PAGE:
Maximise The Experience
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- You And Your Career
- 21st Century Work Ready
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Network for success
Your work experience is an opportunity to build your professional network. The relationships you build are almost as important as what you will learn on the job. The people you meet during your experience could end up being a future boss, contact for a role, or a glowing reference that could help you get your next experience or graduate role!
Throughout your experience you may participate in teams, meetings, events and workshops/training, which will provide you with the opportunity to develop relationships and potentially find a mentor. Networking doesn’t come easily to everyone, and you need to practice to gain confidence. Being good at your job isn’t enough when you are competing against many other talented candidates. You need to learn how to network effectively to stand out. Many people find networking scary, but it is simply relationship building and starts by having a simple conversation with people.
Tips on networking during your work experience
Introduce yourself to the people around you, even if they aren’t in your team or department. If you show interest in other people and their work, they tend to be receptive – most people enjoy talking about themselves, or at least about their work! If you are feeling nervous about this, start with getting to know other interns, new staff, or those similar to your age. The more staff you get along with, the more likely you will be seen as a great ‘fit’ for the company.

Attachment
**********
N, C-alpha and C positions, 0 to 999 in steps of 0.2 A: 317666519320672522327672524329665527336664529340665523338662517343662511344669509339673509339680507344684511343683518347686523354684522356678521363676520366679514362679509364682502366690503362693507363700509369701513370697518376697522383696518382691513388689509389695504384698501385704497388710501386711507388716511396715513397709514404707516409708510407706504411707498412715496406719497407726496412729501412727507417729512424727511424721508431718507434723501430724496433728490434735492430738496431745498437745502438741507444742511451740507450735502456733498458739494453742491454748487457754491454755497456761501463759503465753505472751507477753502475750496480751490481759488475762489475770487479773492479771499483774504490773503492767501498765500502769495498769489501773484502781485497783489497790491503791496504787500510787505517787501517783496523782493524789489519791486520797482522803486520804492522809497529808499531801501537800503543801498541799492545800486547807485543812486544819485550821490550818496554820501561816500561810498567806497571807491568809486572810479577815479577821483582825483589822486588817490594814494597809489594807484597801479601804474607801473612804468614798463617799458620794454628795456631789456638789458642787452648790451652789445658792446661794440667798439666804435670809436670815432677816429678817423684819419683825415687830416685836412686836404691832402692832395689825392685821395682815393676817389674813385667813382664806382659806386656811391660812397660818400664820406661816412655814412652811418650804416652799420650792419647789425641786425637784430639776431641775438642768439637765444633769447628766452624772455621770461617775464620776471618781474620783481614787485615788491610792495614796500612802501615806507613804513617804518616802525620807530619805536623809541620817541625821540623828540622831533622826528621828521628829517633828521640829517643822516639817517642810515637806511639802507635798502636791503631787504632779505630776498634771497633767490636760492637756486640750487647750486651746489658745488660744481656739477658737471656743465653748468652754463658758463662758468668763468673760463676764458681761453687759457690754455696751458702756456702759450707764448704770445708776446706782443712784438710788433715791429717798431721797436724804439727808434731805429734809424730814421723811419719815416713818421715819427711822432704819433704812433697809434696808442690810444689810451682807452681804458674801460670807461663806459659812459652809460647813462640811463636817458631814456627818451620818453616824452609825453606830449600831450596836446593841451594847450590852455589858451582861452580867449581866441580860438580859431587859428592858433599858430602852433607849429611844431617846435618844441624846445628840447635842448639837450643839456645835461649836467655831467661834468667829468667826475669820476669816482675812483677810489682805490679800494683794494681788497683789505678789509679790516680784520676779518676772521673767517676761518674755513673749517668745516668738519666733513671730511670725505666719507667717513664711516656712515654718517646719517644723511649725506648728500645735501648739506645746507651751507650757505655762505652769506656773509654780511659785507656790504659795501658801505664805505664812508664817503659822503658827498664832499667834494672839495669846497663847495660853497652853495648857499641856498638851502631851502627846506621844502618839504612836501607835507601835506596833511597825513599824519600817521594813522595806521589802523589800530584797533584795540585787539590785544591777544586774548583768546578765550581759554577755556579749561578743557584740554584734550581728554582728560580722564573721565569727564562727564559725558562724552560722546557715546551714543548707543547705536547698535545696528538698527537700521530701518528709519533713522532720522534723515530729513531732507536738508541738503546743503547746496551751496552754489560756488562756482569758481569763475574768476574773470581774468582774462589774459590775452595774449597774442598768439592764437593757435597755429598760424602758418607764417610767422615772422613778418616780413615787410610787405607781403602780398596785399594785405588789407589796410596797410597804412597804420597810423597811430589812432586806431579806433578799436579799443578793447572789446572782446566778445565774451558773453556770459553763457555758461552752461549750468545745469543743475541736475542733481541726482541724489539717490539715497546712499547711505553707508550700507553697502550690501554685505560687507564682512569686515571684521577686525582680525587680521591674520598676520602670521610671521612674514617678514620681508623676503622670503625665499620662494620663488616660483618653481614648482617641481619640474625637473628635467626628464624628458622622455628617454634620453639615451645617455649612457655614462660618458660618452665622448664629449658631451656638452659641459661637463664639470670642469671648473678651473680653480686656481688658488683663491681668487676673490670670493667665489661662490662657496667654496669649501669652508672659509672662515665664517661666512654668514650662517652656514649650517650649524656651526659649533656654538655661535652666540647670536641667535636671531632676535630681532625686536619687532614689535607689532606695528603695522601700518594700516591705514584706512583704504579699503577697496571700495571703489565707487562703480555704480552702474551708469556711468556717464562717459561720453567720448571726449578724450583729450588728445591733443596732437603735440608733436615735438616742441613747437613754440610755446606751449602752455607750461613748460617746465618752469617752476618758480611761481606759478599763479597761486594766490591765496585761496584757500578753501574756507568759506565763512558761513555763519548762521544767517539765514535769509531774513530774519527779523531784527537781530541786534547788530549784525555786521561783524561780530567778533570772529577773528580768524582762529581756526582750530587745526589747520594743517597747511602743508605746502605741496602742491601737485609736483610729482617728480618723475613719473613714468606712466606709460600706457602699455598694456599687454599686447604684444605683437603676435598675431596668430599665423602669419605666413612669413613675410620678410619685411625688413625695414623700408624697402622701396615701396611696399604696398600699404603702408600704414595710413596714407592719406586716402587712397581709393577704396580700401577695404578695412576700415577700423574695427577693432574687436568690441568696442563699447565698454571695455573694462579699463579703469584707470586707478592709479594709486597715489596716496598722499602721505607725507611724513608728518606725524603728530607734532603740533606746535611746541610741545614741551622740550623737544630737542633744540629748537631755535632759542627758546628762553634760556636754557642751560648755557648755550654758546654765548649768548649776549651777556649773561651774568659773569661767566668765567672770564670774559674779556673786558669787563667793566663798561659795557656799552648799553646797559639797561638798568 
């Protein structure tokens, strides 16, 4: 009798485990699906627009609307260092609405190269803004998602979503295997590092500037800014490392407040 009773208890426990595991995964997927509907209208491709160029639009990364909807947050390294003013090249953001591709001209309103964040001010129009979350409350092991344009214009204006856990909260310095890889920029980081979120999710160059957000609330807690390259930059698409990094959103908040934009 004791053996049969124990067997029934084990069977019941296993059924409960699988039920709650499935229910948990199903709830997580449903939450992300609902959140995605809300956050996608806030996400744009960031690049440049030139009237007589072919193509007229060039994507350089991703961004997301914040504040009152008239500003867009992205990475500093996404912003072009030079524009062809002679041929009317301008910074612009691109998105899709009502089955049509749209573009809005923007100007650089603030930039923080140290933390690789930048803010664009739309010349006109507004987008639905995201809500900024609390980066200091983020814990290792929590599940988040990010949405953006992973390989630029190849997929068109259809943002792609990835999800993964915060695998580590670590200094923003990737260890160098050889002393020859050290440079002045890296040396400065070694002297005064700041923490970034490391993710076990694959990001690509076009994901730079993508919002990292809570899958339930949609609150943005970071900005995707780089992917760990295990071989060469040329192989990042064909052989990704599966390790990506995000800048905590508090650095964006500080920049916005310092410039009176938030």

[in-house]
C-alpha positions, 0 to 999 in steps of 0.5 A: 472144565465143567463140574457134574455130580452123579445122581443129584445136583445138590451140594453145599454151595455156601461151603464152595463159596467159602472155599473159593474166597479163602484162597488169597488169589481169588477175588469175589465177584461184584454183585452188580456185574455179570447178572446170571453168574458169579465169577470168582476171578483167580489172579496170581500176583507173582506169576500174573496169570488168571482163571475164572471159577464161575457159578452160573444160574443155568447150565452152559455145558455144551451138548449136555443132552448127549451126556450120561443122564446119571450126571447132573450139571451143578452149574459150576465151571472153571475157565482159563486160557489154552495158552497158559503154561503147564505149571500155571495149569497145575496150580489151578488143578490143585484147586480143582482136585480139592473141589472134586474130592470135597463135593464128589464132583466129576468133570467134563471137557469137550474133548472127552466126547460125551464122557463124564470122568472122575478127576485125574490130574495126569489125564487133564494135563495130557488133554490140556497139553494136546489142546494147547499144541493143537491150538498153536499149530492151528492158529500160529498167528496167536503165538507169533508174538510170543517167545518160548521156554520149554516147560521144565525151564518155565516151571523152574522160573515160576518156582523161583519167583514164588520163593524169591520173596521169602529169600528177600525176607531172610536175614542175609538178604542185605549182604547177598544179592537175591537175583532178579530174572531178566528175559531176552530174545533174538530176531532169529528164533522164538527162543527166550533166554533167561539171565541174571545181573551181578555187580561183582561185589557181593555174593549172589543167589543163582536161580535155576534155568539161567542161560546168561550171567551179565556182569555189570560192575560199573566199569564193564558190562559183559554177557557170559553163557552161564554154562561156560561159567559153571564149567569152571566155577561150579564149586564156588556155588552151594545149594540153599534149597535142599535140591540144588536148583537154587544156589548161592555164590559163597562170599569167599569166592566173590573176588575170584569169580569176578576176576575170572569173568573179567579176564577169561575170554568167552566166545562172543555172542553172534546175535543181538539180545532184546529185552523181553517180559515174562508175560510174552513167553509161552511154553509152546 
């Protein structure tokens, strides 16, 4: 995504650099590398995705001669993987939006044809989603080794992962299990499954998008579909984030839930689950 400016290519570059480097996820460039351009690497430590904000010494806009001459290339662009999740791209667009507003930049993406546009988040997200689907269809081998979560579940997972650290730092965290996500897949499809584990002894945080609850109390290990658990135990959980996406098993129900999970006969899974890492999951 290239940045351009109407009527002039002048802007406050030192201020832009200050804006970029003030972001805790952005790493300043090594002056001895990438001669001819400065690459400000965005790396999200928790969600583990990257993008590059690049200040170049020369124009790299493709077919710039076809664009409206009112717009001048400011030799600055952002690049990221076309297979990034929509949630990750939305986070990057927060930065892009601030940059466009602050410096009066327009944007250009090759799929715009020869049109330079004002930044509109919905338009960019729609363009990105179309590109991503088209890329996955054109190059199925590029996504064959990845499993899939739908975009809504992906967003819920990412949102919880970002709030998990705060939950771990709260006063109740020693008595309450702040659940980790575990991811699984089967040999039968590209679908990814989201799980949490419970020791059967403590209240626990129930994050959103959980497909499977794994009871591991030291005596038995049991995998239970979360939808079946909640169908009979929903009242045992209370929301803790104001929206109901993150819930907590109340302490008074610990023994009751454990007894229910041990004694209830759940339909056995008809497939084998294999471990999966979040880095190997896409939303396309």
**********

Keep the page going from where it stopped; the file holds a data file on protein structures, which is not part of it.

Research the people you want to connect with
Use LinkedIn and Facebook to research the people you are working with. You can add them on LinkedIn, but include a note to your invitation to explain who you are. Do not add them on Facebook until you’ve really gotten to know them well and feel it would be appropriate. Viewing their profiles will help you to learn things you have in common. Find out some unique things about them, their interests, career journey, achievements, and skills. Once you find something you have in common (maybe they studied at JCU) or there is something they have done that interests you, you have a conversation starter!
Talk about your future plans
Ask about future jobs as you approach the end of your experience. Being flexible and open-minded is important, but if there is a specific area you are interested in then let your manager know. If your supervisor doesn’t have a job for you now, they will have tips on how to apply when the time comes, or may suggest another area of the organisation they know is going to be hiring.
Find a mentor
A good mentor can guide you through your work experience, help you to develop your skills and connect you with professional networks and learning opportunities. You could make a beeline for the person you think you could learn the most from, or you could approach someone that you connected well with during your networking. Having a good mentor will make your transition from student to employee much easier and a lot less stressful.
Why become a mentee?
- Personalise your professional development
- Target your areas for career development and professional growth
- Get help transitioning from studying to the workplace
- Identify your areas of interest